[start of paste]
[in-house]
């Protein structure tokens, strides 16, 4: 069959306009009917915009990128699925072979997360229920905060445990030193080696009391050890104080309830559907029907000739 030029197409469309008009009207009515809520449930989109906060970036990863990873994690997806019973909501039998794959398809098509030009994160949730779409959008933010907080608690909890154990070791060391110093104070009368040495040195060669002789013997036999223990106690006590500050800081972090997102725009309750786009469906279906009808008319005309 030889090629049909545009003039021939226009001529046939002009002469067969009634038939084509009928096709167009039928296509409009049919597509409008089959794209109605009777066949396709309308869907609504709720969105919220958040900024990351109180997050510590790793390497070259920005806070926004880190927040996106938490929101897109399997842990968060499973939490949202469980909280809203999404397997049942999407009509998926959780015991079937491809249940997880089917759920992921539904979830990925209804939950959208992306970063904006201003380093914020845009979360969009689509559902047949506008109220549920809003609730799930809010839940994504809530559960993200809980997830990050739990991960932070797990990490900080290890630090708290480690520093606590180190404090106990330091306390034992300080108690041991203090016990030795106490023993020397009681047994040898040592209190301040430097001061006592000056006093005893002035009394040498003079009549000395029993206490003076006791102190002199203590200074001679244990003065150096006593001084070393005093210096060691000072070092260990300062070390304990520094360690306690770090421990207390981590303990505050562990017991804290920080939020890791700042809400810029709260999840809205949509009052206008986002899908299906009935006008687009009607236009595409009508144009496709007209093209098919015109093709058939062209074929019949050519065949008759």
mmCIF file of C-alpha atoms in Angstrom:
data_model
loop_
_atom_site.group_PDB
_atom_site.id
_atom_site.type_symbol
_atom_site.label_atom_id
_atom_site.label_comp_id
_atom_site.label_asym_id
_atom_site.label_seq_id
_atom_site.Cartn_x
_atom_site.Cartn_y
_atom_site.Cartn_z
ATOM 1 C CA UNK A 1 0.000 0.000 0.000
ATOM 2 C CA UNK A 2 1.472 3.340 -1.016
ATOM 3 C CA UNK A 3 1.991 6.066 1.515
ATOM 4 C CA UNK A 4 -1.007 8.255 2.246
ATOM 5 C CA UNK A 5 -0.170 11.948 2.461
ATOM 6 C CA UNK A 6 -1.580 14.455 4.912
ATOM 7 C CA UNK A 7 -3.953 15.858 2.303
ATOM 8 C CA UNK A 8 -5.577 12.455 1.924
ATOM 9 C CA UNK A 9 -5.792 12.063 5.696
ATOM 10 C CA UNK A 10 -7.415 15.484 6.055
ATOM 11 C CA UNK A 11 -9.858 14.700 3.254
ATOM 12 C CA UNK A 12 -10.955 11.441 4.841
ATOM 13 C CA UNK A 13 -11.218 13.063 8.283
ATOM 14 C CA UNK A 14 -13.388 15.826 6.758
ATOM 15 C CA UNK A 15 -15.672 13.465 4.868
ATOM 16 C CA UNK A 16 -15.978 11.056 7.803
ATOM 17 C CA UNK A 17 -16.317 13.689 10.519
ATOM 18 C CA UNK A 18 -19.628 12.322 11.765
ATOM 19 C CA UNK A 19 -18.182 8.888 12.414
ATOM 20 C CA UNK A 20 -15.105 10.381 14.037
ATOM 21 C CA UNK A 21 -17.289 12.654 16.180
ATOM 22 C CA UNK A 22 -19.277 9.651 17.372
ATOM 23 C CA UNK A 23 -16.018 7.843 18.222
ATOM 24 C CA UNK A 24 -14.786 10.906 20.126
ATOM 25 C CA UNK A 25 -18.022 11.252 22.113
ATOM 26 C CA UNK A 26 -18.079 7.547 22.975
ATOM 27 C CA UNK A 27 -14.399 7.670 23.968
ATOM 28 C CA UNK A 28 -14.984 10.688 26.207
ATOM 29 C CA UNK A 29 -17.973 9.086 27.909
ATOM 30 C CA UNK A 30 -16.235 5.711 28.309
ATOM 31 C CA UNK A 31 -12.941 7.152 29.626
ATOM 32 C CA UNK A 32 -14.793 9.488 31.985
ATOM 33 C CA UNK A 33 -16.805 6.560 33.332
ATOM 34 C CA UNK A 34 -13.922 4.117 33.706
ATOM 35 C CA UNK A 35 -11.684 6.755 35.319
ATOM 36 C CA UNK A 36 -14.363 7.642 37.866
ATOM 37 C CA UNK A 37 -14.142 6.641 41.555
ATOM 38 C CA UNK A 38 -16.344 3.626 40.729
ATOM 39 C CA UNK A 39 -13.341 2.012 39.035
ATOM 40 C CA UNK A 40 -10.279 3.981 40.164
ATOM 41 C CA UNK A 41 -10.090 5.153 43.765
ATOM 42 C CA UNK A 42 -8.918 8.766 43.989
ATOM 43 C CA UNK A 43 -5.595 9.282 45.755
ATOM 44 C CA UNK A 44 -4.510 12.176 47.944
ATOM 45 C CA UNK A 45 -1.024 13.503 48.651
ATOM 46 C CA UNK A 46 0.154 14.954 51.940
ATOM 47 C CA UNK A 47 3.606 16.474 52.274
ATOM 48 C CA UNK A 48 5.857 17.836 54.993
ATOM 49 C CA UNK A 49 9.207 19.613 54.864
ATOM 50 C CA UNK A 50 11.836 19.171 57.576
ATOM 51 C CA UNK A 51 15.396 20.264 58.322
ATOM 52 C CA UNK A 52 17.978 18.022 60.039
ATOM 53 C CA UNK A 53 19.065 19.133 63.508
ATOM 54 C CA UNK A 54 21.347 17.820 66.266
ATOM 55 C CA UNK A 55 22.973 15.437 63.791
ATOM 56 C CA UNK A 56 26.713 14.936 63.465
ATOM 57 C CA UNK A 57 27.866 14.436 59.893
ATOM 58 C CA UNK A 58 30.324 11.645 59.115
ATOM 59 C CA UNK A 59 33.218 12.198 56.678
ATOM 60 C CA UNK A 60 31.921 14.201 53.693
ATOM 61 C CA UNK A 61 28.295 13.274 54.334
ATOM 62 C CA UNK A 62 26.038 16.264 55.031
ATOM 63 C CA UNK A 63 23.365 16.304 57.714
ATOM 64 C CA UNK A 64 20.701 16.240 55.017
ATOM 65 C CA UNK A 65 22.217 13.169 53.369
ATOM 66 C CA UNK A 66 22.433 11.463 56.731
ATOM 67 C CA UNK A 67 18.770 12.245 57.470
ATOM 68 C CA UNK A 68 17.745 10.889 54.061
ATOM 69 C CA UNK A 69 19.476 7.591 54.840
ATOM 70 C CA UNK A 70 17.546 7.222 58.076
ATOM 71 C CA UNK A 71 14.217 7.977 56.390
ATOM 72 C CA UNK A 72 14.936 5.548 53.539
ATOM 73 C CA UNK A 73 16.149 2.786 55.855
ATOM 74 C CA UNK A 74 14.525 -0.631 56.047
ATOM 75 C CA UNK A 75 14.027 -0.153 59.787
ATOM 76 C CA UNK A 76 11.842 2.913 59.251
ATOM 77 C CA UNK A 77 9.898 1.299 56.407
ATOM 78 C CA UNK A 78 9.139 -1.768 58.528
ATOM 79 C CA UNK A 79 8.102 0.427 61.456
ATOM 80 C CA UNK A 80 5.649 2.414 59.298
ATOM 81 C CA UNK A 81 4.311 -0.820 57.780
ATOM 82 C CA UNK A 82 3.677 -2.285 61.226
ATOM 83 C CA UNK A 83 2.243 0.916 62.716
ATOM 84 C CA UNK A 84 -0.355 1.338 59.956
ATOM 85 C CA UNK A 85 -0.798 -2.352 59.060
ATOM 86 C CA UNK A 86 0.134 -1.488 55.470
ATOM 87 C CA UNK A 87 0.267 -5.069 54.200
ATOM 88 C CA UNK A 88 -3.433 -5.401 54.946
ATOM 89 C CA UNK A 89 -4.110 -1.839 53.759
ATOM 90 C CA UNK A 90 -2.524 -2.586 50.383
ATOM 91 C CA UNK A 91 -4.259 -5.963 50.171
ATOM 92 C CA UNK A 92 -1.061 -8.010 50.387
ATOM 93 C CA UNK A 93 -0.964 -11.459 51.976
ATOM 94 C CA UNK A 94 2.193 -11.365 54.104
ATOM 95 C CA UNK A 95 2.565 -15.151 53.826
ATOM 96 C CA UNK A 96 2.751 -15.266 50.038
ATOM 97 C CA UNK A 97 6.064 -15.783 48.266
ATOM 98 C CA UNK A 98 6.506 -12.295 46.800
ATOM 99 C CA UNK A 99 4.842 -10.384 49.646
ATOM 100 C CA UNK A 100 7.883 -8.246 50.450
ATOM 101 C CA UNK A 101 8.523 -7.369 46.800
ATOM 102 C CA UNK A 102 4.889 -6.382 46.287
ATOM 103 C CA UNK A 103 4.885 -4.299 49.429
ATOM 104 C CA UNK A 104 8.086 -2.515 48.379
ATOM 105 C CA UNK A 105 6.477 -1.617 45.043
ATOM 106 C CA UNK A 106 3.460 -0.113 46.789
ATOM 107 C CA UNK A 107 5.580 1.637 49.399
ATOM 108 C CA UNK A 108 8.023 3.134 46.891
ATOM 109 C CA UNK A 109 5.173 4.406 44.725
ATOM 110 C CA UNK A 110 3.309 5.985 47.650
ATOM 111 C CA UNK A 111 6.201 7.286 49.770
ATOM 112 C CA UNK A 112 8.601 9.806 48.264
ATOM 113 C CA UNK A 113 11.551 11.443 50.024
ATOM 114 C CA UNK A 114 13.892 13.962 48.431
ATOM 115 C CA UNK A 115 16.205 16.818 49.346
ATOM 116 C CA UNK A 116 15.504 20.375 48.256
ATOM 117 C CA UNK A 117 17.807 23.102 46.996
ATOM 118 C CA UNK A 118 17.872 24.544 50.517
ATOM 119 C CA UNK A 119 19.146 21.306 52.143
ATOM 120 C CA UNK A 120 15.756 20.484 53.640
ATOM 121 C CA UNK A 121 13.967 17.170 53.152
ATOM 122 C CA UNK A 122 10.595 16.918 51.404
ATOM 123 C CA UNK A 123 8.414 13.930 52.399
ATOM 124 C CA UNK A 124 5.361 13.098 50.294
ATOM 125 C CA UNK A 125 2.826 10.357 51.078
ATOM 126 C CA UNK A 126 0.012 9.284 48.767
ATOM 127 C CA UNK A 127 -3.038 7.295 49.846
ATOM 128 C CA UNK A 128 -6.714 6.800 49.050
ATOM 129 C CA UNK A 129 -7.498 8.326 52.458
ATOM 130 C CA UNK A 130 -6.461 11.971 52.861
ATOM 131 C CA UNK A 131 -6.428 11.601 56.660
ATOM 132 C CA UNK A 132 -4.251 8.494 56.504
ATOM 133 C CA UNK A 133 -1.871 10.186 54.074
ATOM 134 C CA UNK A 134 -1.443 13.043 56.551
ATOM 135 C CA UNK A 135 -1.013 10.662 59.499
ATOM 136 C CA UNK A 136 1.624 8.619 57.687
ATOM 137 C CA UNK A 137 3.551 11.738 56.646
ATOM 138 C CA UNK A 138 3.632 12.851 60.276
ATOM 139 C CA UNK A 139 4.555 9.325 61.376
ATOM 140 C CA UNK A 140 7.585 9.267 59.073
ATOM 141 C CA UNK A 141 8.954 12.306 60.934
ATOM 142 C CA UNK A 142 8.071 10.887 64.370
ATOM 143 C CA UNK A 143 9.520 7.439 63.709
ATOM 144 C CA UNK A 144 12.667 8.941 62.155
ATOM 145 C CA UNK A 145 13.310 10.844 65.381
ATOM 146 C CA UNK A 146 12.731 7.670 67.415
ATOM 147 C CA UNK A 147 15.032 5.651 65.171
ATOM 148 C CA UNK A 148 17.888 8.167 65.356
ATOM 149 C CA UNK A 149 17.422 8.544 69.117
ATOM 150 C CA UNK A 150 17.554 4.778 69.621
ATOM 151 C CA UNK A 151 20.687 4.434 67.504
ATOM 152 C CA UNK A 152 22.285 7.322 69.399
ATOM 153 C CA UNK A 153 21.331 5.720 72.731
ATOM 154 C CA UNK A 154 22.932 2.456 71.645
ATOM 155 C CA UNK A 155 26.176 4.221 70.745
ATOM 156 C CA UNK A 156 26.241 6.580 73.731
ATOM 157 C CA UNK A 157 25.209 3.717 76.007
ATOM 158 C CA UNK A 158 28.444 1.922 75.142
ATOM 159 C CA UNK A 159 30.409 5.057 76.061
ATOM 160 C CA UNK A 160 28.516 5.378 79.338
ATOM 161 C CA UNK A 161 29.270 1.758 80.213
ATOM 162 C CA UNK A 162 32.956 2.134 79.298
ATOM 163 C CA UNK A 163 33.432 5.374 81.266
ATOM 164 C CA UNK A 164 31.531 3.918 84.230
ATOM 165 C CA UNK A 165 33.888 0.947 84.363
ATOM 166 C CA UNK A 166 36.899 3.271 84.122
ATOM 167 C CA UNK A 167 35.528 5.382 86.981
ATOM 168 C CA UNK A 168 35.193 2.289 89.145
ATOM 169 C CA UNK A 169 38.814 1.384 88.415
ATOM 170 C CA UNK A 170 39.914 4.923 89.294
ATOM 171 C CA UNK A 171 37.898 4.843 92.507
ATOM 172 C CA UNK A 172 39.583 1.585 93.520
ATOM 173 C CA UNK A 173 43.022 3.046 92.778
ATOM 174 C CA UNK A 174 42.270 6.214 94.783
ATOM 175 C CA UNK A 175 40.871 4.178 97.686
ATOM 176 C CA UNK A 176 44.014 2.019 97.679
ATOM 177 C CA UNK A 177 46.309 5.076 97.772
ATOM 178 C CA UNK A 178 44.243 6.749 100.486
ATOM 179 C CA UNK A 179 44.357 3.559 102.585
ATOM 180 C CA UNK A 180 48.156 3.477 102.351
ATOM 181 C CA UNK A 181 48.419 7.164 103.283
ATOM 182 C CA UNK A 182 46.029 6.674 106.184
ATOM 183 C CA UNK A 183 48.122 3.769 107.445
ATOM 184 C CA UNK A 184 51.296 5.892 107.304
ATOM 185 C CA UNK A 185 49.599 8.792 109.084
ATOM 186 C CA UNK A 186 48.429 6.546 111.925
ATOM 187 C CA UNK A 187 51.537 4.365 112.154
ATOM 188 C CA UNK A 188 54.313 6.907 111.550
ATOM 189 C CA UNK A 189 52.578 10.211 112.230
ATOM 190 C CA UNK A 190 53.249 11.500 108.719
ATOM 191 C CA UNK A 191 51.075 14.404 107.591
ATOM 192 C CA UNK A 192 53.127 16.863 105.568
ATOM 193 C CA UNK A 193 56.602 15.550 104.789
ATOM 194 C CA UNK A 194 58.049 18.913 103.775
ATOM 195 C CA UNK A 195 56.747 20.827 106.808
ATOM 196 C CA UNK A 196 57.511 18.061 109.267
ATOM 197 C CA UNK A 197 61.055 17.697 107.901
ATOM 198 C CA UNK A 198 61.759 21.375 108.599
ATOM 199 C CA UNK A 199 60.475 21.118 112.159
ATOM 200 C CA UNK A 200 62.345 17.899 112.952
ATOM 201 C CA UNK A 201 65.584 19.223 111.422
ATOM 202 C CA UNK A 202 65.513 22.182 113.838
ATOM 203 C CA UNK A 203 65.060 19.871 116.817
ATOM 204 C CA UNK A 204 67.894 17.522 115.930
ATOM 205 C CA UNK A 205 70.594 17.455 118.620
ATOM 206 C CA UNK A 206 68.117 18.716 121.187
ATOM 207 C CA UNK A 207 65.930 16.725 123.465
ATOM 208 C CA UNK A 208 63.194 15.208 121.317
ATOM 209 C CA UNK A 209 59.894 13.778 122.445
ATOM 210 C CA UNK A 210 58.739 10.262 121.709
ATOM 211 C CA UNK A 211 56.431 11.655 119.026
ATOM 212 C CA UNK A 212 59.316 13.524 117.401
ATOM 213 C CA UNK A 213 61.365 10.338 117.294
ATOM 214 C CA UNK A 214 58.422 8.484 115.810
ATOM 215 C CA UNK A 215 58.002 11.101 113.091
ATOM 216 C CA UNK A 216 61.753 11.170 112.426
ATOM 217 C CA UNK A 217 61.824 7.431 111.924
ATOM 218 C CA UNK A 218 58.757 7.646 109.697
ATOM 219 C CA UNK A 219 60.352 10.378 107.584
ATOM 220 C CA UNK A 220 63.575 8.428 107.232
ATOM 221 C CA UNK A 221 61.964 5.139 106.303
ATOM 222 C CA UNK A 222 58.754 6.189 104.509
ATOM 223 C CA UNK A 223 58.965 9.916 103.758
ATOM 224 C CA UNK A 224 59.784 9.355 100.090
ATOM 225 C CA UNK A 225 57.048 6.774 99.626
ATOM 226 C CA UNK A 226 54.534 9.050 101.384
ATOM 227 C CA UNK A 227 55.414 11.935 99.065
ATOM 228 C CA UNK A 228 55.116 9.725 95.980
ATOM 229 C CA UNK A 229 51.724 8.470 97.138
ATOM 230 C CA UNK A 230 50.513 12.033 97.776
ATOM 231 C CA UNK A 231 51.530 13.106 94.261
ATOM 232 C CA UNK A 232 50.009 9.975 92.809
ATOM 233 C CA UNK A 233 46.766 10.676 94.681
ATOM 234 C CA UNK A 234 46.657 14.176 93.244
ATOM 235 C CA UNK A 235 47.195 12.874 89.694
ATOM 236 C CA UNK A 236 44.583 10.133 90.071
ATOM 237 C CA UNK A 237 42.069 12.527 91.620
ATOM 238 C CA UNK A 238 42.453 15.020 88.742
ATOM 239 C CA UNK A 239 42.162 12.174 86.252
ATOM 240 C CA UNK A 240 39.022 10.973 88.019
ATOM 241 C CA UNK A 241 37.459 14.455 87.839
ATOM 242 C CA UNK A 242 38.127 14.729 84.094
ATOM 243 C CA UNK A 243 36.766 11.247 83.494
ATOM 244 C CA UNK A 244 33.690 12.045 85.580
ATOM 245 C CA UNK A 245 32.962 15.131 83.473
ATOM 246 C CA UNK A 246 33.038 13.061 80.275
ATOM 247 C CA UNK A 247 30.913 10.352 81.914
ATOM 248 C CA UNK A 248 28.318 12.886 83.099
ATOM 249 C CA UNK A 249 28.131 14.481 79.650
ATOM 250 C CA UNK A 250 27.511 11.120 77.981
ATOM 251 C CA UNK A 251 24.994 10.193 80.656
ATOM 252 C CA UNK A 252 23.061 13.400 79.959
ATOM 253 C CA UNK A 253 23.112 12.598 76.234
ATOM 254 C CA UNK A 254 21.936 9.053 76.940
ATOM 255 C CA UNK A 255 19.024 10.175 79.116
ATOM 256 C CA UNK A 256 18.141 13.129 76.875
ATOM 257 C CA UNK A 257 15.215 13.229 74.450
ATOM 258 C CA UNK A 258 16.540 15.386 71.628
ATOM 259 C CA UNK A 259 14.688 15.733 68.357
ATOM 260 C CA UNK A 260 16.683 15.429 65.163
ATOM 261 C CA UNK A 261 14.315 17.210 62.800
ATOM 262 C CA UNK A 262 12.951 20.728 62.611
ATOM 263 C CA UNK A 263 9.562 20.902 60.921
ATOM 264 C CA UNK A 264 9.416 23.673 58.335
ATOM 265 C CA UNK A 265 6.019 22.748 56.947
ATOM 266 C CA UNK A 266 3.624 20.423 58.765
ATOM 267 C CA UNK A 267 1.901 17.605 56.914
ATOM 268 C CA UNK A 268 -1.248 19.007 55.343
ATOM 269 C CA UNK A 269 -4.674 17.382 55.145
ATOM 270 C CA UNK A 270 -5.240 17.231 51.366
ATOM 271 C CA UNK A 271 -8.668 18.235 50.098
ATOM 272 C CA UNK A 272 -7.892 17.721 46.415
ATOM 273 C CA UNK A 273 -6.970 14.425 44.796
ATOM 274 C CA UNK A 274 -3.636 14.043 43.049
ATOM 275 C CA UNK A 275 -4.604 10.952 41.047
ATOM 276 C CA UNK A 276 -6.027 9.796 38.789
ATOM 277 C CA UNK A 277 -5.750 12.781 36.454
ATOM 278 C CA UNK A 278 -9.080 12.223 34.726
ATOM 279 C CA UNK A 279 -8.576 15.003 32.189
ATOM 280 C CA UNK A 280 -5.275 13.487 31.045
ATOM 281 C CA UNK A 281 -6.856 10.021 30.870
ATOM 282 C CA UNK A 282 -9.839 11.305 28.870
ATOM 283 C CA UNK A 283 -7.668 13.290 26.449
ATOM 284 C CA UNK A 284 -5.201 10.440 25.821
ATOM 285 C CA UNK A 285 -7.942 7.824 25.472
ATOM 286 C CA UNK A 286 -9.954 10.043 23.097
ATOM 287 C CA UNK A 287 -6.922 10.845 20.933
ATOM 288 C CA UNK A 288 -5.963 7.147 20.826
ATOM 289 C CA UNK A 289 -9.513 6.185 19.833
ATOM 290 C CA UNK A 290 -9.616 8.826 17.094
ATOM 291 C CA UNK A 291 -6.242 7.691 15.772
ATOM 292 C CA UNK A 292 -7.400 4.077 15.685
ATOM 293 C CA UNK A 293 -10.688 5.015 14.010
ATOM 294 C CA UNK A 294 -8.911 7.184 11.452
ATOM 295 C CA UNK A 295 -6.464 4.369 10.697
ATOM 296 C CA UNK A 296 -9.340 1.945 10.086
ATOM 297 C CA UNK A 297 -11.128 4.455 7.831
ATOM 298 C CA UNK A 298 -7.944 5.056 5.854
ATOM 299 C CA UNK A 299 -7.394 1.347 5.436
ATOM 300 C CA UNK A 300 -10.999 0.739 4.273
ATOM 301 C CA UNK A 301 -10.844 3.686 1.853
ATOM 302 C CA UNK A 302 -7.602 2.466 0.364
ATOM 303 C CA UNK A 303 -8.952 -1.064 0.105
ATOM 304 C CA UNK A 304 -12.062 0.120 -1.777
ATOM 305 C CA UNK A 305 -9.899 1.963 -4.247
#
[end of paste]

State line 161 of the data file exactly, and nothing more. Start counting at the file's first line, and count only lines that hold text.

ATOM 146 C CA UNK A 146 12.731 7.670 67.415